Altogether there is the closest identity in character and behaviour between illegitimate plants and hybrids. It is hardly an exaggeration to maintain that illegitimate plants are hybrids, produced within the limits of the same species by the improper union of certain forms, whilst ordinary hybrids are produced from an improper union between so-called distinct species. We have also already seen that there is the closest similarity in all respects between first illegitimate unions and first crosses between distinct species. This will perhaps be made more fully apparent by an illustration; we may suppose that a botanist found two well-marked varieties (and such occur) of the long-styled form of the trimorphic Lythrum salicaria, and that he determined to try by crossing whether they were specifically distinct. He would find that they yielded only about one-fifth of the proper number of seeds, and that they behaved in all the other above-specified respects as if they had been two distinct species. But to make the case sure, he would raise plants from his supposed hybridised seed, and he would find that the seedlings were miserably dwarfed and utterly sterile, and that they behaved in all other respects like ordinary hybrids. He might then maintain that he had actually proved, in accordance with the common view, that his two varieties were as good and as distinct species as any in the world; but he would be completely mistaken.  4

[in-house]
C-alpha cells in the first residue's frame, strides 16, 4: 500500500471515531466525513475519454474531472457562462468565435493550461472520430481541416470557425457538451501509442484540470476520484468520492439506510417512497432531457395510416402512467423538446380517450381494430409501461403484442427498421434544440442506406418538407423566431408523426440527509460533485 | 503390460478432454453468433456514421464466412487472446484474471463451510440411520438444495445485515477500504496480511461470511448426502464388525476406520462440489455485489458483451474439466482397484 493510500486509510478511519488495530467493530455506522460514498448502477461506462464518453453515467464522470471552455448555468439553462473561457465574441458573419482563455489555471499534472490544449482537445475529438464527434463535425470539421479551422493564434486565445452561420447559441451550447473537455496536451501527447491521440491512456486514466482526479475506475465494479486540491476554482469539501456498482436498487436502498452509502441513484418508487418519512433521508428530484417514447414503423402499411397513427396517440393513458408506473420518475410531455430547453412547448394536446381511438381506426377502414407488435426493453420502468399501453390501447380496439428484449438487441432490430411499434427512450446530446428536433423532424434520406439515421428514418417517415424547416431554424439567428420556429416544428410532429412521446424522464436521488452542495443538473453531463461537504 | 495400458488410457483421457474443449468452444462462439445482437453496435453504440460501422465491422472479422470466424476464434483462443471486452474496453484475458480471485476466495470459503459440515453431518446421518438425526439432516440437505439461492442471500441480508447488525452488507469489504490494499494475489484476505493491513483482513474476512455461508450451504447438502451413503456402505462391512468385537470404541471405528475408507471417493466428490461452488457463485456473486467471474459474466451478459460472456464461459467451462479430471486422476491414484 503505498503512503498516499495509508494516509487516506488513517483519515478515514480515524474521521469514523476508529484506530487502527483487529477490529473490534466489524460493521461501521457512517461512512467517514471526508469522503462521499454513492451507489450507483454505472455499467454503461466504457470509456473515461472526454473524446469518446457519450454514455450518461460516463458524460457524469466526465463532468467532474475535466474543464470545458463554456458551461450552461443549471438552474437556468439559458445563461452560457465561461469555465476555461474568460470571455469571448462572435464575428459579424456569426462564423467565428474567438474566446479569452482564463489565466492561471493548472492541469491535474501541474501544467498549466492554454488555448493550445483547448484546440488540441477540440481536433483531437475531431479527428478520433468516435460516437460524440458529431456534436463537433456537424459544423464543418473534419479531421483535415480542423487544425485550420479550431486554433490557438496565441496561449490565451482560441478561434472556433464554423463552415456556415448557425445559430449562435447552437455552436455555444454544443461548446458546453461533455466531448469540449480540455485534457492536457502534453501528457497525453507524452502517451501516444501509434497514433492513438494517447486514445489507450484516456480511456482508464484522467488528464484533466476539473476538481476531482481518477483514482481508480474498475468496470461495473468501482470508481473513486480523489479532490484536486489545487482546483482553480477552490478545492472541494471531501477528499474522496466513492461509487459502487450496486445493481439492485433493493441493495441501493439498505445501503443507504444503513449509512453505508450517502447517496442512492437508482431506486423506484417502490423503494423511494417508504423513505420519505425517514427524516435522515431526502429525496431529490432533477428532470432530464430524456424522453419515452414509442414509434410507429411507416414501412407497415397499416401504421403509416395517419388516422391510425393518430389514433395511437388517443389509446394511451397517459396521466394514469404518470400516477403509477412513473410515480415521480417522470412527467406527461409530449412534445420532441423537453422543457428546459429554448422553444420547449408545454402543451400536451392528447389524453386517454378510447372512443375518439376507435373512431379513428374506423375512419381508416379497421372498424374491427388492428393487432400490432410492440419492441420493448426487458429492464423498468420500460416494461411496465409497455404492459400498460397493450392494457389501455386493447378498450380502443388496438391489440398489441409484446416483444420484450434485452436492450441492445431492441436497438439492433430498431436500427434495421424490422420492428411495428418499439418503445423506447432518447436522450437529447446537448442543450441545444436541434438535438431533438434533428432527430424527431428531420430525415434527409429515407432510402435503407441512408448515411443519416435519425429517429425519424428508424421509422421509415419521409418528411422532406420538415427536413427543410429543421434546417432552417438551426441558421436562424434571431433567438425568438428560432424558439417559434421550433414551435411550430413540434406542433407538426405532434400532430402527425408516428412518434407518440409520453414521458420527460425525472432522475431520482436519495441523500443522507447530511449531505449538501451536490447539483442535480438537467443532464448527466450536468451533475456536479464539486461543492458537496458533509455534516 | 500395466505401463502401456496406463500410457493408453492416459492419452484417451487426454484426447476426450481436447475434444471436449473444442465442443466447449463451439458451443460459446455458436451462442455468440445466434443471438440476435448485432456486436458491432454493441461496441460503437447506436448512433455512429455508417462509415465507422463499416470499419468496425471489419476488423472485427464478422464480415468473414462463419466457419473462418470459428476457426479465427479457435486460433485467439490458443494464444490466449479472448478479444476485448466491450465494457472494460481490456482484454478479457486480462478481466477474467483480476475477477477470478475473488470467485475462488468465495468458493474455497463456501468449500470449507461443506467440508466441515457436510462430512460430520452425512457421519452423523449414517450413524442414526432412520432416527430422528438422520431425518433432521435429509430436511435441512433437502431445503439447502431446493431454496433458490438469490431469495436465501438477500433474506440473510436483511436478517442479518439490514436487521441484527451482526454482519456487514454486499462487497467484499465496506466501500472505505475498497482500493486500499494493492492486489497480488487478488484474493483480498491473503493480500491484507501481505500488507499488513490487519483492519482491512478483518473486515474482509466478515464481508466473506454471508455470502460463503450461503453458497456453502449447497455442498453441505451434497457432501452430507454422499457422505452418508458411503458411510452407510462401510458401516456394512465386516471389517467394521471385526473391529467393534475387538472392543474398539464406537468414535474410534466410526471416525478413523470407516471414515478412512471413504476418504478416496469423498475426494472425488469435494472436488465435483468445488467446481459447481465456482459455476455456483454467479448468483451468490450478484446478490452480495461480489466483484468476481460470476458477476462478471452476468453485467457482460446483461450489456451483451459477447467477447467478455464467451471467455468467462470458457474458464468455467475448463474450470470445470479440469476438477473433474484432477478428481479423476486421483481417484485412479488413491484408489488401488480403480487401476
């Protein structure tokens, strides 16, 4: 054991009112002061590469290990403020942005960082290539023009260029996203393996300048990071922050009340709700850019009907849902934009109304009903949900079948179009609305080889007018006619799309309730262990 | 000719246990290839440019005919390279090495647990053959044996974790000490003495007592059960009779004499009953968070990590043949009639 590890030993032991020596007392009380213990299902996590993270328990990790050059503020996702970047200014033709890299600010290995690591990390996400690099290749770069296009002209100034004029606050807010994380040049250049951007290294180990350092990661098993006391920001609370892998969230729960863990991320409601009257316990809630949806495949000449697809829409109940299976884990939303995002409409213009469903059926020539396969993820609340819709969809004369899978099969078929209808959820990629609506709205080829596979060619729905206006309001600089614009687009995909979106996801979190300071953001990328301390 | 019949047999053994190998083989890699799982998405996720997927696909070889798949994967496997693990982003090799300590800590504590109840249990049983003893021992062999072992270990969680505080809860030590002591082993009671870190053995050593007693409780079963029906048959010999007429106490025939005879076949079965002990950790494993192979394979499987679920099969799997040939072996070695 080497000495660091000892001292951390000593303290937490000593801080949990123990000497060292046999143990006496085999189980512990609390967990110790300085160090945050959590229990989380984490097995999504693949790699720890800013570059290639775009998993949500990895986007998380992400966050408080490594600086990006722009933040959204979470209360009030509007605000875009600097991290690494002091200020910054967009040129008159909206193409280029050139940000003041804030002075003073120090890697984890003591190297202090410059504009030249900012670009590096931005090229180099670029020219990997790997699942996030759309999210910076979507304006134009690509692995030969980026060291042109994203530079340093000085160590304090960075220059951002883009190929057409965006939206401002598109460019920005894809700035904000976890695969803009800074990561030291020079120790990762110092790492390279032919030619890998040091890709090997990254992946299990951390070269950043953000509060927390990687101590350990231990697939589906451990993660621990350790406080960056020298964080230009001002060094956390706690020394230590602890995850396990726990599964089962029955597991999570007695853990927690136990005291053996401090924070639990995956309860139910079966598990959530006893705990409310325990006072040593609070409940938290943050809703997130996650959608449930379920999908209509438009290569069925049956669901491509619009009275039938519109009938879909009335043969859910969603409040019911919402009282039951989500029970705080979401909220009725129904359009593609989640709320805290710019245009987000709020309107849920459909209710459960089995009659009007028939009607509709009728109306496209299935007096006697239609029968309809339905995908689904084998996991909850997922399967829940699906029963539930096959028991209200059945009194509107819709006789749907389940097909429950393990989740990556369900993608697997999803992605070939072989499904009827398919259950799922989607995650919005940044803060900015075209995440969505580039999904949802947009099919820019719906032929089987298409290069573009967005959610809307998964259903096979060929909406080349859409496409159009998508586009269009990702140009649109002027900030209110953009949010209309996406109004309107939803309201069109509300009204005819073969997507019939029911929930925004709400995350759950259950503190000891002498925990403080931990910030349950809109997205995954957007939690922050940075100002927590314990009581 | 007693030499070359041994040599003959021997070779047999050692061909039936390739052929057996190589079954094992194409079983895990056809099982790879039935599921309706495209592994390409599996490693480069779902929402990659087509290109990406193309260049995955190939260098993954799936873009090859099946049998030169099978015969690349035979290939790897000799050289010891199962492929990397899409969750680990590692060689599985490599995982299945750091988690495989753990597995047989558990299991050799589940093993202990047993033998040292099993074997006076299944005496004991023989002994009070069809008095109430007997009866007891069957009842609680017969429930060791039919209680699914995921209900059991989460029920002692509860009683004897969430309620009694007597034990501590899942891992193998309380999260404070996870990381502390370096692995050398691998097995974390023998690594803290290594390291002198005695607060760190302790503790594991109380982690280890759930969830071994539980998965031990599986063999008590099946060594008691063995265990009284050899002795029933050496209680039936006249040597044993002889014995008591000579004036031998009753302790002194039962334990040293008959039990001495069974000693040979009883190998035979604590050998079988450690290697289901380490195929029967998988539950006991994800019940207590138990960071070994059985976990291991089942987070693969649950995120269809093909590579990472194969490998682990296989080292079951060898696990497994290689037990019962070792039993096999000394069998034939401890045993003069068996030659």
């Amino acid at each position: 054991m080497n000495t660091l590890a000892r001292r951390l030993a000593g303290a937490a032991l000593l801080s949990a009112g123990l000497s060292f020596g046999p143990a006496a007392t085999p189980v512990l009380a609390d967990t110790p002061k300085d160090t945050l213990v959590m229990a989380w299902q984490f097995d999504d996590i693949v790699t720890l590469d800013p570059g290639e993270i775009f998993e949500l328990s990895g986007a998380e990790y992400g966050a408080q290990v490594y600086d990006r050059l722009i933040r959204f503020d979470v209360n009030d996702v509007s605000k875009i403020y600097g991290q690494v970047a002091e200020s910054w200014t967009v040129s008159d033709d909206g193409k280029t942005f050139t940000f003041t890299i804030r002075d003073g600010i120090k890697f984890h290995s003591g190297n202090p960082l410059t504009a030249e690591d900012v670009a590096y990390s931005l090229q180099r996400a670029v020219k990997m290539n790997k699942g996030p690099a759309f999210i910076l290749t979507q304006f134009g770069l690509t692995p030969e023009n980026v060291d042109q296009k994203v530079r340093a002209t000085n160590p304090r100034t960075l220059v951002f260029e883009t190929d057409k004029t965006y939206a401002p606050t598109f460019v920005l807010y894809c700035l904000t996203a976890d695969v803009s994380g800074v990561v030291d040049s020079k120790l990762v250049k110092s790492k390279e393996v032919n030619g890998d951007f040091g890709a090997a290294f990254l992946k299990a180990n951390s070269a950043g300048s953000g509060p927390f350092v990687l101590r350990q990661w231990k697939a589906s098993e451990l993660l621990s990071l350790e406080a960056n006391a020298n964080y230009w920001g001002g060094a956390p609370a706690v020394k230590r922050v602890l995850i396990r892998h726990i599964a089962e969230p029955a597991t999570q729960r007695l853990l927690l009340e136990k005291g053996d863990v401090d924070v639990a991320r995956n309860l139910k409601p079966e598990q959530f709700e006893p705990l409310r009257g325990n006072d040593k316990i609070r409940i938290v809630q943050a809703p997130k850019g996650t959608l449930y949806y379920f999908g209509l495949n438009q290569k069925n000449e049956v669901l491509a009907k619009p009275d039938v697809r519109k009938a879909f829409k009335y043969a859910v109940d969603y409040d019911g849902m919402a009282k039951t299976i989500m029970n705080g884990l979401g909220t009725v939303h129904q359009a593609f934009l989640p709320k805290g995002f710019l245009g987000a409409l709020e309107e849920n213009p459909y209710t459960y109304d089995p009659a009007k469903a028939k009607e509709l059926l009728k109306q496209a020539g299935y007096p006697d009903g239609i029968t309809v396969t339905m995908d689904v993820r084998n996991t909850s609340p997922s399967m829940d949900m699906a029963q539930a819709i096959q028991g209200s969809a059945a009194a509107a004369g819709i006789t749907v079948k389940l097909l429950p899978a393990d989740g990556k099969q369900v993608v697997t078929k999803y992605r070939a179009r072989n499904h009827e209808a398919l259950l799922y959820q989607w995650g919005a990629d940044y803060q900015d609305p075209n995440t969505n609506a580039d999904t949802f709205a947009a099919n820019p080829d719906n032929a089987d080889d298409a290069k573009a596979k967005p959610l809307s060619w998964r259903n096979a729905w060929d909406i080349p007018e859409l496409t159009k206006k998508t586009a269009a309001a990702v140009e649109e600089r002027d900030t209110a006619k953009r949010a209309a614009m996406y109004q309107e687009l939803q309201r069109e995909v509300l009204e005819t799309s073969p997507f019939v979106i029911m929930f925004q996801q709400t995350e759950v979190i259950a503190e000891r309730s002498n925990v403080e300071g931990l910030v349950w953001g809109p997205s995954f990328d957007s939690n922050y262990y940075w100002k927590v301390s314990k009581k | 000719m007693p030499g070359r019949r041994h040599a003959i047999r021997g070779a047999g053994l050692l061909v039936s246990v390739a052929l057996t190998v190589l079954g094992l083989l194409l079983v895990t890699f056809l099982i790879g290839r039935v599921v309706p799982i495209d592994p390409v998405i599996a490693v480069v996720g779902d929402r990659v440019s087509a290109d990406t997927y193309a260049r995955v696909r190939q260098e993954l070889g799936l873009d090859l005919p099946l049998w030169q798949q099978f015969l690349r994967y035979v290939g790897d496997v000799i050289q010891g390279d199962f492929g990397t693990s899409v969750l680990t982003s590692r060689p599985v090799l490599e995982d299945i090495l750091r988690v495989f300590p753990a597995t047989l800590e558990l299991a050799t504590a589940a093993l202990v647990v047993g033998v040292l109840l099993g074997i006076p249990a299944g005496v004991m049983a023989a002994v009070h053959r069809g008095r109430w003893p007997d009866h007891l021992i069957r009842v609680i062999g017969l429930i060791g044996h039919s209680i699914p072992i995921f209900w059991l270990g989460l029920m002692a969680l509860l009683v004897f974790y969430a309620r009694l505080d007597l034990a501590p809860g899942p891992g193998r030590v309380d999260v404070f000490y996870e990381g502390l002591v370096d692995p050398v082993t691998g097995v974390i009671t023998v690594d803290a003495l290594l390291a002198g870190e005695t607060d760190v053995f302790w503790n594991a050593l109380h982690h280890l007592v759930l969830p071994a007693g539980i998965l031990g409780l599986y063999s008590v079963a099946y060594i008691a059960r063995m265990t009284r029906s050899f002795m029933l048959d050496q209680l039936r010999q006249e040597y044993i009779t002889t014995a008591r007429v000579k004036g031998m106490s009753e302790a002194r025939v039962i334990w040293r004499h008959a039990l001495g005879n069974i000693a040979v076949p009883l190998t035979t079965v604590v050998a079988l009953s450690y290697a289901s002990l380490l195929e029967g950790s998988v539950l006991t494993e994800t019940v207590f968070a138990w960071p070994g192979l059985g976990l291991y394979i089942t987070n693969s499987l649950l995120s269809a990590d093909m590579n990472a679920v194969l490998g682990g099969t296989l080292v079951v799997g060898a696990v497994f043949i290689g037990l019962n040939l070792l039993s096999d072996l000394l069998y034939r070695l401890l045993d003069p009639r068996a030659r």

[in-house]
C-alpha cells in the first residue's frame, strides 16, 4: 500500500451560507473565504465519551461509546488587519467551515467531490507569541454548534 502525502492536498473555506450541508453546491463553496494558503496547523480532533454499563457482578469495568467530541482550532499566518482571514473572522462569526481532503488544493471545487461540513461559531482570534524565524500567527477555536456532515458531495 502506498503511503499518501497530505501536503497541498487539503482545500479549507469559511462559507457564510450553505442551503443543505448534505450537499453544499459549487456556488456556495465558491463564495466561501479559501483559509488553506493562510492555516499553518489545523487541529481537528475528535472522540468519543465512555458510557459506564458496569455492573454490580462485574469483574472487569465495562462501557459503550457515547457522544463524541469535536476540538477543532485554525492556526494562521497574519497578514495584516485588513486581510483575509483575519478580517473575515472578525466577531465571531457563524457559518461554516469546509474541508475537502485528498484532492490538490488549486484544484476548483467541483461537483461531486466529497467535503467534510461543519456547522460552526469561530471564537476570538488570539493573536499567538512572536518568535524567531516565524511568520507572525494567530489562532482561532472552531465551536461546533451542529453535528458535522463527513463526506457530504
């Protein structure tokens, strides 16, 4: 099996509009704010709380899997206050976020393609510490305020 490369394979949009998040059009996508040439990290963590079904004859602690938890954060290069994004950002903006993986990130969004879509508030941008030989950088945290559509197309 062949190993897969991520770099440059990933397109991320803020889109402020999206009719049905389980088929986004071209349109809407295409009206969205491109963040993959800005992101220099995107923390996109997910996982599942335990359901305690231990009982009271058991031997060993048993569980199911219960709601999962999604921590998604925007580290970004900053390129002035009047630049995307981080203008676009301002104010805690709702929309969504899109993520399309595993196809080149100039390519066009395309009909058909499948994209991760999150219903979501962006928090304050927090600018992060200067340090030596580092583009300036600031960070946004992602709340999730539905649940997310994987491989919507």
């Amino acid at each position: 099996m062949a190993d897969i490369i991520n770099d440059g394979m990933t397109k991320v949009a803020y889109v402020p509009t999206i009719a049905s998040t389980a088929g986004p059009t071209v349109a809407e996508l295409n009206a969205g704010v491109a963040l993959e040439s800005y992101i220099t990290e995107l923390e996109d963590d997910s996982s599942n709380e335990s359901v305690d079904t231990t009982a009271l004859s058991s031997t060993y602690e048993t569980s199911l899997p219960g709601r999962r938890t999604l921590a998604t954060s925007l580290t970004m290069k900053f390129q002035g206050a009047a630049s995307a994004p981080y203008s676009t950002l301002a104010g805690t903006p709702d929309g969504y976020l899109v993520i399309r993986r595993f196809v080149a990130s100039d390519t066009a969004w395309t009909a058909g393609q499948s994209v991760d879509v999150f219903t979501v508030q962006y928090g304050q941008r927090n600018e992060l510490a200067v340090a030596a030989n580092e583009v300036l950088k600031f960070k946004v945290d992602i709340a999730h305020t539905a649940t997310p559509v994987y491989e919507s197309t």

The facts now given on dimorphic and trimorphic plants are important, because they show us, first, that the physiological test of lessened fertility, both in first crosses and in hybrids, is no safe criterion of specific distinction; secondly, because we may conclude that there is some unknown bond which connects the infertility of illegitimate unions with that of their illegitimate offspring, and we are led to extend the same view to first crosses and hybrids; thirdly, because we find, and this seems to me of especial importance, that two or three forms of the same species may exist and may differ in no respect whatever, either in structure or in constitution, relatively to external conditions, and yet be sterile when united in certain ways. For we must remember that it is the union of the sexual elements of individuals of the same form, for instance, of two long-styled forms, which results in sterility; whilst it is the union of the sexual elements proper to two distinct forms which is fertile. Hence the case appears at first sight exactly the reverse of what occurs, in the ordinary unions of the individuals of the same species and with crosses between distinct species. It is, however, doubtful whether this is really so; but I will not enlarge on this obscure subject.  5
  We may, however, infer as probable from the consideration of dimorphic and trimorphic plants, that the sterility of distinct species when crossed and of their hybrid progeny, depends exclusively on the nature of their sexual elements, and not on any difference in their structure or general constitution. We are also led to this same conclusion by considering reciprocal crosses, in which the male of one species cannot be united, or can be united with great difficulty, with the female of a second species, whilst the converse cross can be effected with perfect facility. That excellent observer, Gärtner, likewise concluded that species when crossed are sterile owing to differences confined to their reproductive systems.  6